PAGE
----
The Chainsmokers' “Drive-In” Concert Currently Under Investigation
Updated: Jul 31, 2020
On July 25th the Chainsmokers held a charity drive-in concert in The Hamptons called “Safe & Sound. The show was produced by In The Know Experiences and presented by Jaja Tequila. The performance was one of the duo’s first performances of 2020 and the first since quarantine. The show also featured a performance by DJ D-Sol and Max White who opened for the Chainsmokers. The tickets ranged from about $850 to $2500, which is pretty pricey for a drive-in concert, but the proceeds were being raised for charities like: No Kid Hungry, Southampton Fresh Air Home, and the Children’s Medical Fund of NY.
Before online ticket purchases were made, each guest had to complete an online questionnaire related to Covid-19, and were to be given free face masks upon arrival and their temperatures by staff. It was also said that attendees would be given their own designated parking spots for 4-6 people at a time, and that bathrooms would be cleaned every 10 minutes. Around 2,000 people attended the concert on Saturday, and a video taken by someone on stage with the band posted via Twitter sparked up concern about the crowd gathered in front of the stage not being properly socially distanced. Many people started to question the potential health risks this type of event could cause and why the situation wasn’t controlled.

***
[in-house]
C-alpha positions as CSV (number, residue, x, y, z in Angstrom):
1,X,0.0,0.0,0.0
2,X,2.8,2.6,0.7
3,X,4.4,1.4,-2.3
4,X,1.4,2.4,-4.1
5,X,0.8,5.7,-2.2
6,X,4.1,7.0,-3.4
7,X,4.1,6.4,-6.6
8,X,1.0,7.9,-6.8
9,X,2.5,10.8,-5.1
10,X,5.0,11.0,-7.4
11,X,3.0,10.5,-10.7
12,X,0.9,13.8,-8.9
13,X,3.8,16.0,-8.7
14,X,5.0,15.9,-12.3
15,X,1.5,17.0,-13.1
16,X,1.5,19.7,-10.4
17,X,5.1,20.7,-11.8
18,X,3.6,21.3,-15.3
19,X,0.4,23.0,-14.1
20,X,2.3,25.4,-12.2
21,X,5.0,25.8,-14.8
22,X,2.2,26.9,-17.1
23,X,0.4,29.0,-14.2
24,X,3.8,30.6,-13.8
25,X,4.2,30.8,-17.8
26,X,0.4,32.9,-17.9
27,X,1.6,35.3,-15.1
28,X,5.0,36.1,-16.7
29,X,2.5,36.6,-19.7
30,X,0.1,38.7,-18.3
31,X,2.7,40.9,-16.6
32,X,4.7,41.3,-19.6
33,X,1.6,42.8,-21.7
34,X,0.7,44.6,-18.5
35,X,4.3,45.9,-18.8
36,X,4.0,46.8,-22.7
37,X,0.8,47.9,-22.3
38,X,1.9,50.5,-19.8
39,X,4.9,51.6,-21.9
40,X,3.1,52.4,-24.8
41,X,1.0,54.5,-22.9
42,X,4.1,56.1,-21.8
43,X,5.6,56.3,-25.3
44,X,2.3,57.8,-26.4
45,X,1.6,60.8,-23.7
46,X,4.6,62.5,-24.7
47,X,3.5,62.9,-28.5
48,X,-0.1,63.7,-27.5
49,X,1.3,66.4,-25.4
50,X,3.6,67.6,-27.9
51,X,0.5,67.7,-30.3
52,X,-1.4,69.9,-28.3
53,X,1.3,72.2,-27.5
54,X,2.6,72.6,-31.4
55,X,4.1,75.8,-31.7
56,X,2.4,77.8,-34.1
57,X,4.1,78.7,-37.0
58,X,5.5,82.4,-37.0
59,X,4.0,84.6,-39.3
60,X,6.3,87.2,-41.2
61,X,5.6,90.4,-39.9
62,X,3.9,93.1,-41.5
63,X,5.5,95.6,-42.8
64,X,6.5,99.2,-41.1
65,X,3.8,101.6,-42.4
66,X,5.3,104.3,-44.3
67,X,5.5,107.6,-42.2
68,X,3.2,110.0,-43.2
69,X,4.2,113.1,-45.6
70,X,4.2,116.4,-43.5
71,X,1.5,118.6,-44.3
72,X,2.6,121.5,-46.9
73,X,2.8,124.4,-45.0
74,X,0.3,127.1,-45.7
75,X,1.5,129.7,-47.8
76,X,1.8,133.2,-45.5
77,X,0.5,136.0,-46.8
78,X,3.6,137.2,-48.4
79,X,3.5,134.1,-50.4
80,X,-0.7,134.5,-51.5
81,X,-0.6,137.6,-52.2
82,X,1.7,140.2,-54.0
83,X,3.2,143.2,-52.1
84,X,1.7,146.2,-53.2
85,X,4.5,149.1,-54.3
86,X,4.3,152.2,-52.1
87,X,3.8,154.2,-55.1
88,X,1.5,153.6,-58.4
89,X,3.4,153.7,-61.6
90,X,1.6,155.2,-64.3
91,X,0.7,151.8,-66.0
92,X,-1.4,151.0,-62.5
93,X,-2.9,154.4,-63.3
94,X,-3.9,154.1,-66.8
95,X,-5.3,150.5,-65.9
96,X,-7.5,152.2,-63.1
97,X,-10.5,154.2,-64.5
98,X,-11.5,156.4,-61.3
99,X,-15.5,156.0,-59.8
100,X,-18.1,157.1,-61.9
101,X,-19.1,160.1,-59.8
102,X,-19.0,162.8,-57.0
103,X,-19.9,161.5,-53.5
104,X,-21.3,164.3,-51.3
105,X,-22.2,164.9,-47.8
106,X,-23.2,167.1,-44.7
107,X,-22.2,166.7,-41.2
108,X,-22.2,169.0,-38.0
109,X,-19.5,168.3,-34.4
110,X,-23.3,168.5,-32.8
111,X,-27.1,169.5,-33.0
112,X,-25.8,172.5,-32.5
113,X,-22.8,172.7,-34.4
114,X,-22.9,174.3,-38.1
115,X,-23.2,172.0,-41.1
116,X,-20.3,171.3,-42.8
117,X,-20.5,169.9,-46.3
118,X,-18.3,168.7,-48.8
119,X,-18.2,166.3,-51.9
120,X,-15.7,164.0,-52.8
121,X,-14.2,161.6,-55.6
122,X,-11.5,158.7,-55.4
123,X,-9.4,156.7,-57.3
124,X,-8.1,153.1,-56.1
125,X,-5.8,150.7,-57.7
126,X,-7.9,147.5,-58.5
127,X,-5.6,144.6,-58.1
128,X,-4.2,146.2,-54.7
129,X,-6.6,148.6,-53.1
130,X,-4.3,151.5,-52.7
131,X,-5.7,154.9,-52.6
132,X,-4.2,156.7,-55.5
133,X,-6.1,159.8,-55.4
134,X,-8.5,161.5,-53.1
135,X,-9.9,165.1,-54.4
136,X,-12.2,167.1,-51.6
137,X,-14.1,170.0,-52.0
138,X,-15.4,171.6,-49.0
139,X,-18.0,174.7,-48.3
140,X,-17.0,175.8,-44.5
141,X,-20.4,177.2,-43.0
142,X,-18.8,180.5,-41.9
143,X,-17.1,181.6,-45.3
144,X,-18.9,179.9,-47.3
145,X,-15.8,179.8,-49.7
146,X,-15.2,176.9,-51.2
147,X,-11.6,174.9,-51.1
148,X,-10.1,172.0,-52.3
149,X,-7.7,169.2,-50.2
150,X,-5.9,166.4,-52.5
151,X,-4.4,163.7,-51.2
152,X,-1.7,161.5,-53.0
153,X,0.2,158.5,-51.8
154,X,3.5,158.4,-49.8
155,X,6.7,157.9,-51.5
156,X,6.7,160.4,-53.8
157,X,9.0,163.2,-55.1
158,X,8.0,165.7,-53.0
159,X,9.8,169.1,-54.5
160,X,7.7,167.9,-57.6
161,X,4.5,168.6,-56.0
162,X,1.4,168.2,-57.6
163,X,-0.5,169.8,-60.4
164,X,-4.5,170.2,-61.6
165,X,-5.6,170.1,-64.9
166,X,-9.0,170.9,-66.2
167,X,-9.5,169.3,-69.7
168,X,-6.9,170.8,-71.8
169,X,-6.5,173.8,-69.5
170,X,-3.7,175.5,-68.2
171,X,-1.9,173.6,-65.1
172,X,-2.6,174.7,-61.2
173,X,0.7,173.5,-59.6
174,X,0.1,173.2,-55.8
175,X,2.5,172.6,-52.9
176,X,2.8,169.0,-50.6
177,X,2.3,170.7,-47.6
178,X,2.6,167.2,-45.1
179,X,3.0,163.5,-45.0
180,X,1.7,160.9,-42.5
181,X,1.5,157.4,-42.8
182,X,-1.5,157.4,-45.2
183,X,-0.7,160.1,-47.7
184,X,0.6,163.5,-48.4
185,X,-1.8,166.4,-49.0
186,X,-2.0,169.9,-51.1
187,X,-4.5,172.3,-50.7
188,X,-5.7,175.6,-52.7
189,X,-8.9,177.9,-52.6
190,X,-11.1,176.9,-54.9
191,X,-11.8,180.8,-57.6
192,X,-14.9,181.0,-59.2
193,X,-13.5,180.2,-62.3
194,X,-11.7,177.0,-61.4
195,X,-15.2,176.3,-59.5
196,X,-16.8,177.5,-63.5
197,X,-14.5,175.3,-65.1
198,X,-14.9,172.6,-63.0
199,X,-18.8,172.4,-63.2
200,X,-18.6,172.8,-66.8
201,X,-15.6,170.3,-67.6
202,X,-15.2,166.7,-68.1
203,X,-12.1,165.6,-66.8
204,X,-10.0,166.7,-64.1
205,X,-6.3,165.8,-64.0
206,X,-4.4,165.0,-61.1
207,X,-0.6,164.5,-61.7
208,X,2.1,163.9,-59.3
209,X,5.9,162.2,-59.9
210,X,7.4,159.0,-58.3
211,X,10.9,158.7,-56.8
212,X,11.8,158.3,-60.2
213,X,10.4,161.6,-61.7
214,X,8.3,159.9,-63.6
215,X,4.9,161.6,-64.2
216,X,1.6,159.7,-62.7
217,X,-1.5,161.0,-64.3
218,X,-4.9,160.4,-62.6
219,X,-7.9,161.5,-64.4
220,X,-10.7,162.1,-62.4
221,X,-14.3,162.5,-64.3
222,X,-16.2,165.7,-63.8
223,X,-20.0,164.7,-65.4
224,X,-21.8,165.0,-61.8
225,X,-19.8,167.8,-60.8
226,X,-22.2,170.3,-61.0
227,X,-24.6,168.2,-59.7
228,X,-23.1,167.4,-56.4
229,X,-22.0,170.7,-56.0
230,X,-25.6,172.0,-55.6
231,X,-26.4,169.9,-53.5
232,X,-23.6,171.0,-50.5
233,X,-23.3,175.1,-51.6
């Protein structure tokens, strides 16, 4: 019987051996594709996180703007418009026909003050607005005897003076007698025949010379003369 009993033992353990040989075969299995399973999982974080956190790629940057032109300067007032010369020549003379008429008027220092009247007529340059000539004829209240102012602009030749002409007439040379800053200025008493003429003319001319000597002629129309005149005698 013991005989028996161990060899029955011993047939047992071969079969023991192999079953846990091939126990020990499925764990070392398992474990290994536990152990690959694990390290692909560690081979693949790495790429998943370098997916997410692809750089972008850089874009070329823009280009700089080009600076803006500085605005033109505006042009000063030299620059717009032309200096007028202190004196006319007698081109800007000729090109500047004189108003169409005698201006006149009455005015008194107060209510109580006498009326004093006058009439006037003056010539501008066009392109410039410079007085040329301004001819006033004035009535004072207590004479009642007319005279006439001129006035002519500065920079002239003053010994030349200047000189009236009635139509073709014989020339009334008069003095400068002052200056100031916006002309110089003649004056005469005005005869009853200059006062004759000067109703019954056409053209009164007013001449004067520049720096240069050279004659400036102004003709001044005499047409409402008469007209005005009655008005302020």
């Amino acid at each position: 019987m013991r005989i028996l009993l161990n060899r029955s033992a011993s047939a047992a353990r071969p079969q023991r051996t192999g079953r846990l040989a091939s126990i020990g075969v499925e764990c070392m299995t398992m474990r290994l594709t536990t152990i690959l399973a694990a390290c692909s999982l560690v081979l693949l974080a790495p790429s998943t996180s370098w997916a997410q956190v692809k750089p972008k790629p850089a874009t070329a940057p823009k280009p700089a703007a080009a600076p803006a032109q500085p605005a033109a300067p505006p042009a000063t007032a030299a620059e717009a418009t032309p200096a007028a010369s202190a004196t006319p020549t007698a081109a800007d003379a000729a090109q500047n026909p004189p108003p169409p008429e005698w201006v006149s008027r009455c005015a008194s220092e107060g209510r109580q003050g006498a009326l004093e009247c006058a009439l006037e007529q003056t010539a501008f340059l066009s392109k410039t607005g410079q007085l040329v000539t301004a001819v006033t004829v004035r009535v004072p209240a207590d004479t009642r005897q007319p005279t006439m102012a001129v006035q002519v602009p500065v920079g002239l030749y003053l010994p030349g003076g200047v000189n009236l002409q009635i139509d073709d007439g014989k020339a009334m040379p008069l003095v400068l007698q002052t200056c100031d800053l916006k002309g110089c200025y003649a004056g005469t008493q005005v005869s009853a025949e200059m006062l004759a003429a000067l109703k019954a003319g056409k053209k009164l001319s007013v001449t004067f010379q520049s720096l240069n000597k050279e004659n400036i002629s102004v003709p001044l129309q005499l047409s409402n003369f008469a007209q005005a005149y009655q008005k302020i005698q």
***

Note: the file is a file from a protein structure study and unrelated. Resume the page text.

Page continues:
On Monday, the state of New York launched an investigation into the event with Governor Cuomo taking to Twitter to say: “Videos from a concert held in Southampton on Saturday show egregious social distancing violations. I am appalled. The Department of Health will conduct an investigation. We have no tolerance for the illegal & reckless endangerment of public health.” With the 2,000 people that attended the event, it clearly violated the state enforced rule that gatherings of 50 or more people are banned. Organizers claim that the videos on social media are misleading and that the vast majority of attendees followed the protocol given by the Centers for Disease Control and Prevention. Many of the attendees even backed up the organizers saying that they felt safe at the event and had an enjoyable time generally.
Questions about if the event was even authorized to take place are now coming up with Commissioner of Health, Dr. Howard A. Zucker wrote in a letter to town officials saying: “I am at a loss as to how the Town of Southampton could have issued a permit for such an event, how they believed it was legal and not an obvious public health threat.” There is no indication at the moment of who will be held responsible for the violations if the investigation finds that regulations had been indeed violated.